What are the best chainsaw safety chaps and trousers to use?

Saturday, December 8, 2018
In many countries, the forestry or logging industry has extremely high death and injury rates when compared to other workforces. This makes sense given trees are being felled and a lot can go wrong, both accidental and user effort with dangerous machinery.

Now think back to the good old days when chainsaws began to gain widespread use in the logging industry. Did those crude saws feature safety innovations such as chain brakes?

They sure didn't and many users were maimed and killed as a result.

If that was bad enough, think of their safety gear. No chain safe safety chaps were issued by employers 80 years ago. Instead, hungry & honed blades cut through denim work jeans into bone and arteries without a care in the world.

In the present, the modern chainsaw user has a much safer gig when chopping down a tree however they must take precautions and using properly designed safety chaps is a great way to prevent harm to your legs.

It doesn't matter if you are a forestry worker or an experienced weekend warrior, using safety gear should be a standard part of your chainsaw practice.

Let's not waste your time.

If you just want to know which is a great pair of chaps then the Husqvarna protective wrap chaps are quite suitable for most users.

husqvarna safety chaps


These chaps feature:
  • 1000 denier polyester with PVC coating with Tek warp protective layers
  • Can adjust the wasit up to size to 42 inches
  • Felling wedge/gear pocket and acetyl Delran buckles
  • Meets ASTM f1897, American National Standards Institute z133.1, and OSHA regulation 1910-266
  • Underwriter Laboratories certified

The real question you might want to ask yourself is do they work?

Here's a picture an Amazon buyer left in his review. He described the situation as that he: "Put a running saw to my left leg while limbing some cedars. Strands stopped the saw and didn't even have a bruise."


chainsaw chaps prevent a leg injury

If that proof is enough pudding for you, check out the price on Amazon

How do safety chaps protect legs from a chainsaw blade?


Let's be upfront, safety chaps are not a suit of armour.

If you wanted absolute protection from a chainsaw, then you may as well suit up like a Knight.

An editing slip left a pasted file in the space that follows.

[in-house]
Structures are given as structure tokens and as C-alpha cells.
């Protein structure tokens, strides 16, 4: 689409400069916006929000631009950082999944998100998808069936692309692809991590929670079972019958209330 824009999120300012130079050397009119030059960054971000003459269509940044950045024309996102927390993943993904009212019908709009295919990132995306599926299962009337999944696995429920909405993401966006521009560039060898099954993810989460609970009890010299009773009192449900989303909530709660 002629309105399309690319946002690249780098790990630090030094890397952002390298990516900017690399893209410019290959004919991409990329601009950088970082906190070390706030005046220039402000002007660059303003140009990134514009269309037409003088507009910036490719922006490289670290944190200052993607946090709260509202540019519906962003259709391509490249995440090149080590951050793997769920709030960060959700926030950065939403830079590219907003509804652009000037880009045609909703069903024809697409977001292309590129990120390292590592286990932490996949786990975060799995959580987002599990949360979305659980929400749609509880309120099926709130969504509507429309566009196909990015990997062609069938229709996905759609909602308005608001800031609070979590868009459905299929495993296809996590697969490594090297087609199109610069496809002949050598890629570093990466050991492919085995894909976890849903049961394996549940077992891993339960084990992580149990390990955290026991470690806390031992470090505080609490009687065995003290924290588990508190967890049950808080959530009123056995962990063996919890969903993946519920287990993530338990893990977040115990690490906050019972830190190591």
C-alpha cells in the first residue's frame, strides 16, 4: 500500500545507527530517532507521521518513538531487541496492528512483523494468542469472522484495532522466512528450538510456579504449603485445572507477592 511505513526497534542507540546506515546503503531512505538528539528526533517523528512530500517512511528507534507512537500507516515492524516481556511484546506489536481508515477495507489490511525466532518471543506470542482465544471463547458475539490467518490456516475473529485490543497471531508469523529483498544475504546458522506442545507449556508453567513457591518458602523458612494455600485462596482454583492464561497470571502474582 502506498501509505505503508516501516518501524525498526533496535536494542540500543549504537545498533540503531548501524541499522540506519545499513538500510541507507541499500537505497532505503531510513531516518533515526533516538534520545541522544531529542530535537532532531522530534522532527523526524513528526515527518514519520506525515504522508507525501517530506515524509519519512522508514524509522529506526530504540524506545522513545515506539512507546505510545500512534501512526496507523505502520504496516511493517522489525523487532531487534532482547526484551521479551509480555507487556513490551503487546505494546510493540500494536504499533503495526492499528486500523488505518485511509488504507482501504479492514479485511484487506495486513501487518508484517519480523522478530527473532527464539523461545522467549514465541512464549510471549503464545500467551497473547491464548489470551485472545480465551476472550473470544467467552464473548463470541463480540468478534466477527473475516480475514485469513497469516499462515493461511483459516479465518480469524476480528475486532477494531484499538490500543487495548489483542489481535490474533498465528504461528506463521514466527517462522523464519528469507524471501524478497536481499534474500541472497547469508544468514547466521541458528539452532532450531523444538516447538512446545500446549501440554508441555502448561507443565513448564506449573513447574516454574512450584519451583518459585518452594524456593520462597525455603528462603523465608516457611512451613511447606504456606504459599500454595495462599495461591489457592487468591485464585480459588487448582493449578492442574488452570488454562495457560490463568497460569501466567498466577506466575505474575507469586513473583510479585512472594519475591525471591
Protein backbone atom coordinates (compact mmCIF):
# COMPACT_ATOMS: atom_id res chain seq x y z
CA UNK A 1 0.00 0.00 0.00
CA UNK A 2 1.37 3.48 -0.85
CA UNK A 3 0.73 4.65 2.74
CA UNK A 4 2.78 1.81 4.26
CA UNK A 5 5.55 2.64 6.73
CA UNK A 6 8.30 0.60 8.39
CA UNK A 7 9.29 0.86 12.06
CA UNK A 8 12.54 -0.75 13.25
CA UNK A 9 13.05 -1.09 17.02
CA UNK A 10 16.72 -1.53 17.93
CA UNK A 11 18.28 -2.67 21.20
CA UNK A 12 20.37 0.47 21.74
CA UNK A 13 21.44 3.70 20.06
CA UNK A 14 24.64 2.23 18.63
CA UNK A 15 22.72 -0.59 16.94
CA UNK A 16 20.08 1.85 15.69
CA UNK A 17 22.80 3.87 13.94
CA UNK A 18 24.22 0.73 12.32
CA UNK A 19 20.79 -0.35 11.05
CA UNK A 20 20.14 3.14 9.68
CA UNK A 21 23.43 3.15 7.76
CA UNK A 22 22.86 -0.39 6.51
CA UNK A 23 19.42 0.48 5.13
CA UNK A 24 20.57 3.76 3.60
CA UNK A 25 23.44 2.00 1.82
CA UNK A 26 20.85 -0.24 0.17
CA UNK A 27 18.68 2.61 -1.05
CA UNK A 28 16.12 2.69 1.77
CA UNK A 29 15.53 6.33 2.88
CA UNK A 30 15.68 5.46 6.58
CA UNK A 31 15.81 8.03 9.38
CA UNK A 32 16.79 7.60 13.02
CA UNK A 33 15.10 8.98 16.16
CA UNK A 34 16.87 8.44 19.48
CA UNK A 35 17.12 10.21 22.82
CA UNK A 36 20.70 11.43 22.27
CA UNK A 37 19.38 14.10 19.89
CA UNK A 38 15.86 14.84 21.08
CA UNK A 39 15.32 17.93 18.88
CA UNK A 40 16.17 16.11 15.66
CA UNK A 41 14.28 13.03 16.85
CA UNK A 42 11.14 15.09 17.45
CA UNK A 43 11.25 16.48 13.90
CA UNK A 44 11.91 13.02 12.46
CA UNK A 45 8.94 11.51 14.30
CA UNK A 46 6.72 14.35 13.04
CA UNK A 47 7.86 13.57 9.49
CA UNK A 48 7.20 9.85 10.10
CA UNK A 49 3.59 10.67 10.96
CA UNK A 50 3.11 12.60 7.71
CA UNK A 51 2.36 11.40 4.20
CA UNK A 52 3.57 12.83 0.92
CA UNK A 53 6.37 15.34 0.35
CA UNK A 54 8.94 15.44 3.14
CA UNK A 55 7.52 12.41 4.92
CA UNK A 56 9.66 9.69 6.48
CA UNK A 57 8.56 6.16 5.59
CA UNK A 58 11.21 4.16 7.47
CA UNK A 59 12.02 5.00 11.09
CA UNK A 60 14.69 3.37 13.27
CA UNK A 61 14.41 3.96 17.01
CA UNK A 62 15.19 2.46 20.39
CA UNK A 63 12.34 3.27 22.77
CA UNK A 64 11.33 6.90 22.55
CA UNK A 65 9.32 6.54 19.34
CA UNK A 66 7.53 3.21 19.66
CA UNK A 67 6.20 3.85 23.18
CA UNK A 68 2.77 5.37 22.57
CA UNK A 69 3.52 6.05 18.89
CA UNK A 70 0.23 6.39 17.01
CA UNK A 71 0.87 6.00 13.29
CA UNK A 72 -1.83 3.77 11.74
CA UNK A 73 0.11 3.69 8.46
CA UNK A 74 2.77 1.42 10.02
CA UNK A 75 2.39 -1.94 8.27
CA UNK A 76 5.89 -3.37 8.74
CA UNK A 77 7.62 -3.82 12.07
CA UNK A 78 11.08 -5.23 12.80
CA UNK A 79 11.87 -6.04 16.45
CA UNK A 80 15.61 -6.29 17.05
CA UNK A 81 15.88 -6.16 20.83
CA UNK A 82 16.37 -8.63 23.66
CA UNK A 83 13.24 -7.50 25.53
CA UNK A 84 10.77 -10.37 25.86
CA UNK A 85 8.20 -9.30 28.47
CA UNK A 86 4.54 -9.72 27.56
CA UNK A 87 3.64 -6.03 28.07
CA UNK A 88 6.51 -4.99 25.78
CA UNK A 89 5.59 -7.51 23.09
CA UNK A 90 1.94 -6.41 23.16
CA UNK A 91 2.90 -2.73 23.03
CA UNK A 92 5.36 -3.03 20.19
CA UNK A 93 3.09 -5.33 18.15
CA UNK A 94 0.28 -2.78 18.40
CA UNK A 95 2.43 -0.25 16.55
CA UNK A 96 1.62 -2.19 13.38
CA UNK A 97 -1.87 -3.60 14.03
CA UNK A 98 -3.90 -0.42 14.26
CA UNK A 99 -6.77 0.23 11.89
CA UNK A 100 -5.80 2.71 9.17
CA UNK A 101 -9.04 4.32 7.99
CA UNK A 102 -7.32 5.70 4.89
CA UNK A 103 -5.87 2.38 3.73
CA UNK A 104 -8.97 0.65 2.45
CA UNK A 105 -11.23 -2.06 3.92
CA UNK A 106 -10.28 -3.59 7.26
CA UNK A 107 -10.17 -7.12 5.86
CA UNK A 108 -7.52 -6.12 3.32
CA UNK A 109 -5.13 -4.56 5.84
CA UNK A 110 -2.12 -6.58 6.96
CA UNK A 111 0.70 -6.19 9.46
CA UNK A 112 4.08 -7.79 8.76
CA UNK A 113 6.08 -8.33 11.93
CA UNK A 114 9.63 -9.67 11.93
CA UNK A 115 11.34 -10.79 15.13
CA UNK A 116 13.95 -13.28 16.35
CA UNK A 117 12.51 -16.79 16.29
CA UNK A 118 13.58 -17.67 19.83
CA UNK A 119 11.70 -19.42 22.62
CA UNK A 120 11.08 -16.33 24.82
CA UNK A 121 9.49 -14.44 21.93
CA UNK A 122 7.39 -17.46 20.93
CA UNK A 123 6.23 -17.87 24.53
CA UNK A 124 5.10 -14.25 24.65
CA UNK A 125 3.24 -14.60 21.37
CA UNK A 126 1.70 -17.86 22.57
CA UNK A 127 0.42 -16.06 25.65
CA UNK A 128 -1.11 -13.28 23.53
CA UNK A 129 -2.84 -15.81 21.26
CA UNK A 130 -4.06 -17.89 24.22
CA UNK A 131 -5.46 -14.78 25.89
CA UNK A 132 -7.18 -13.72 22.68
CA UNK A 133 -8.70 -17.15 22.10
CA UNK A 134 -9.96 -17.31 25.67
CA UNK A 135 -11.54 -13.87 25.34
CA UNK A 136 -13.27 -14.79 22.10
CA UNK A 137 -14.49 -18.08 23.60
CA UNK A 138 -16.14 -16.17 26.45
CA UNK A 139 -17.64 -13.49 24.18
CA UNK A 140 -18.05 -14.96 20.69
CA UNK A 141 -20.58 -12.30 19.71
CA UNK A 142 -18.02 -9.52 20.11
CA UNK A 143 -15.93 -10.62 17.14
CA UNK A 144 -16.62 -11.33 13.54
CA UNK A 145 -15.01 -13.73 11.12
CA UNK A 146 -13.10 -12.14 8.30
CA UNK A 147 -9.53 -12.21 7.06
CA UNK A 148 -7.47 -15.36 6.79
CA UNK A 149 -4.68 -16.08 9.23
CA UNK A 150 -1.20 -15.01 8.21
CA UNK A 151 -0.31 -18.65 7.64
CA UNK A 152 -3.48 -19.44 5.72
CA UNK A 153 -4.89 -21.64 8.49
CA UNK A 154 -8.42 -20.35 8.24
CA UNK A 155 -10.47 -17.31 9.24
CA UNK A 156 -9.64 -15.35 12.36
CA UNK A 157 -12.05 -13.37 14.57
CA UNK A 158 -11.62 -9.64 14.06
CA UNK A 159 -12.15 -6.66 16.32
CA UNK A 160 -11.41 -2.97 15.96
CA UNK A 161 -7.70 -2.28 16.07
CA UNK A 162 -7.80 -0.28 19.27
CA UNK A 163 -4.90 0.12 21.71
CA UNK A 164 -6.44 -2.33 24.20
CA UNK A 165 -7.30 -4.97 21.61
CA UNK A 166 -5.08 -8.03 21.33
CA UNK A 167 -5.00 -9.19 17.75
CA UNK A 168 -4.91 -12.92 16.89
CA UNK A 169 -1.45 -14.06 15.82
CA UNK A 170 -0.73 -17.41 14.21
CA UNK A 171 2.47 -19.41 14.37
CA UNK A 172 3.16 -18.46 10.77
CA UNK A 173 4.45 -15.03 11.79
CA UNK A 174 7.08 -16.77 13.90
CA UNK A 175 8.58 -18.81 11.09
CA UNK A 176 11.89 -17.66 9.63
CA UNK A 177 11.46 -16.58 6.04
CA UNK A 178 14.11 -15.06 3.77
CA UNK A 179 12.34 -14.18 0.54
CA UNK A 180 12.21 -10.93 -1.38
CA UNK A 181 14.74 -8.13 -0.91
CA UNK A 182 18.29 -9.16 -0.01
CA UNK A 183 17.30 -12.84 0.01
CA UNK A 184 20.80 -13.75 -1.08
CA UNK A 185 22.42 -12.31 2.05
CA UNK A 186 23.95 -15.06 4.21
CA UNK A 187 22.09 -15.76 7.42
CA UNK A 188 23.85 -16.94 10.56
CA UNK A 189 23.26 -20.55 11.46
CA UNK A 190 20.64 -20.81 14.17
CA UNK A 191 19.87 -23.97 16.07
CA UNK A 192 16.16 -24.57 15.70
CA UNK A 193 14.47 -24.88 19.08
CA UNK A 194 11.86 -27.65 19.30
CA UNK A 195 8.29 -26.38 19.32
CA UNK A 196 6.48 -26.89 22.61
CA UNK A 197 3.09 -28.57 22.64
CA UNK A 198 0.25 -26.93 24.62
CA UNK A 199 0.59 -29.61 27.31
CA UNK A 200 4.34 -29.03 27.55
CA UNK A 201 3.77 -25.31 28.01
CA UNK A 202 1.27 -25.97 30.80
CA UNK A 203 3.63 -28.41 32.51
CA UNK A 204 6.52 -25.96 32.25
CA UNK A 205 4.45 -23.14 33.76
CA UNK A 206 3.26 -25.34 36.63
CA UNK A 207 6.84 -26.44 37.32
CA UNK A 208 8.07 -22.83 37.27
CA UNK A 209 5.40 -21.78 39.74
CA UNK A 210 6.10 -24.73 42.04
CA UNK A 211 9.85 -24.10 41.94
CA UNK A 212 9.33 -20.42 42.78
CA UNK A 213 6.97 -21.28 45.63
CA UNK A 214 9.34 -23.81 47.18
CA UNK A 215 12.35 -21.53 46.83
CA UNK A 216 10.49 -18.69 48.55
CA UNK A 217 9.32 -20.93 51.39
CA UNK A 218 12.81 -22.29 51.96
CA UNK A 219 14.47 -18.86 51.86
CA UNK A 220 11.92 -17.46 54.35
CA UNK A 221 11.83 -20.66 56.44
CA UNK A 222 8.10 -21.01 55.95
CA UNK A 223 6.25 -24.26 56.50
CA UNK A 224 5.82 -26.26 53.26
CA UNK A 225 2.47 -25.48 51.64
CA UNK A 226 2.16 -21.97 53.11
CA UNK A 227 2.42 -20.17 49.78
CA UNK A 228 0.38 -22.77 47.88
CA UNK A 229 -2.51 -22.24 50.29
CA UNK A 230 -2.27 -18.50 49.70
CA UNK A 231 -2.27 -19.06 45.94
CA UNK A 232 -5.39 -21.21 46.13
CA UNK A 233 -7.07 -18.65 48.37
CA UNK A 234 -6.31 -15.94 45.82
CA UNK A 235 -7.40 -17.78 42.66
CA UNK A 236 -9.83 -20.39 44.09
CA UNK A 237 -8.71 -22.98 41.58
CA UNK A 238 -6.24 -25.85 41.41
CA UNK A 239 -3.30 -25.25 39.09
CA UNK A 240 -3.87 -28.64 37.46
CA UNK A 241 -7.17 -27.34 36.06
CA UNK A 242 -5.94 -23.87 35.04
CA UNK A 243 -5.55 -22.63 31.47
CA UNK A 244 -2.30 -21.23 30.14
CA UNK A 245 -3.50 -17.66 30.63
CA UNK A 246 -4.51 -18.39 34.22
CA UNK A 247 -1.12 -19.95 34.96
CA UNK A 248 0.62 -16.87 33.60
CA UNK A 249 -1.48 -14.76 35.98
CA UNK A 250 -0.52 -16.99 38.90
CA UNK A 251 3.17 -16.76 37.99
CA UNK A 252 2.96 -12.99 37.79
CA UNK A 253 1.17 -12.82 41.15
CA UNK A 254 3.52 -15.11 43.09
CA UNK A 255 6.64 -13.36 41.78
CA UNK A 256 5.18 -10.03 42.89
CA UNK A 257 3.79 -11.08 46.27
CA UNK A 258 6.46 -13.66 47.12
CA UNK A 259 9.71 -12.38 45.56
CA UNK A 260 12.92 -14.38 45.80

However, that's not too practical when chopping wood, so chaps offer the versatility of movement with the knowledge they are designed to reduce the severity of the cut should an accident occur.

What we are saying here is there a tradeoff between practicality and safety here.

If the idea is safety, then placing a user in cut-retardant chaps that are too restrictive or that become too hot in itself is unsafe so many internationals safety standards for chaps and personal protective safety wear recognize this. 

When a chainsaw comes into contact with the safety trousers, the outer layer is immediately cut through by the blade but the inner layer of fibres (such as kevlar) are drawn out by the chain and into the machine. It wraps around the saw's drive sprocket. The tough fibres lock the sprocket in place thus halting the chain and hopefully limit damage to the chainsaw operator's leg. 

That said the stronger the chainsaw, the more chance of damage can occur to the user. It also depends on how fast the saw is going, the strength and angle of the saw. 

Here's a great video which demonstrates how chaps work when they catch a saw:



Does it matter what kind of chaps to wear if I am a casual or a professional user?


If you are simply doing a bit or yard work or lopping the occasional branch off a tree, it might not make economic sense in buying the best professional pants there are. 

You may simply decide to use something that will help keep you safe but is perfectly functional for your needs. At a minimum though, the pants should still be designed to meet a suitable product safety standard. 

To that end Husqvarna's chainsaw chaps are ideal. An economical buy, they fit quite comfortably over your work jeans:

safety chaps husqvarna economic


Do these chaps work? Here's a real-life example described by a user:

"First day of sawing, running a bigger saw than I had used in the past, tired and neglectful that it idled down slowly - saw pivoted in my L hand as I reached for a branch with my R hand, and I felt a "bang" on my left thigh and the saw was suddenly quiet. I looked down and had crossed the blade onto my leg - the blade was now stuffed with white strands from the chaps, and I was unscathed. Saved me from my very own trip to the ER and allowed me to cut another day"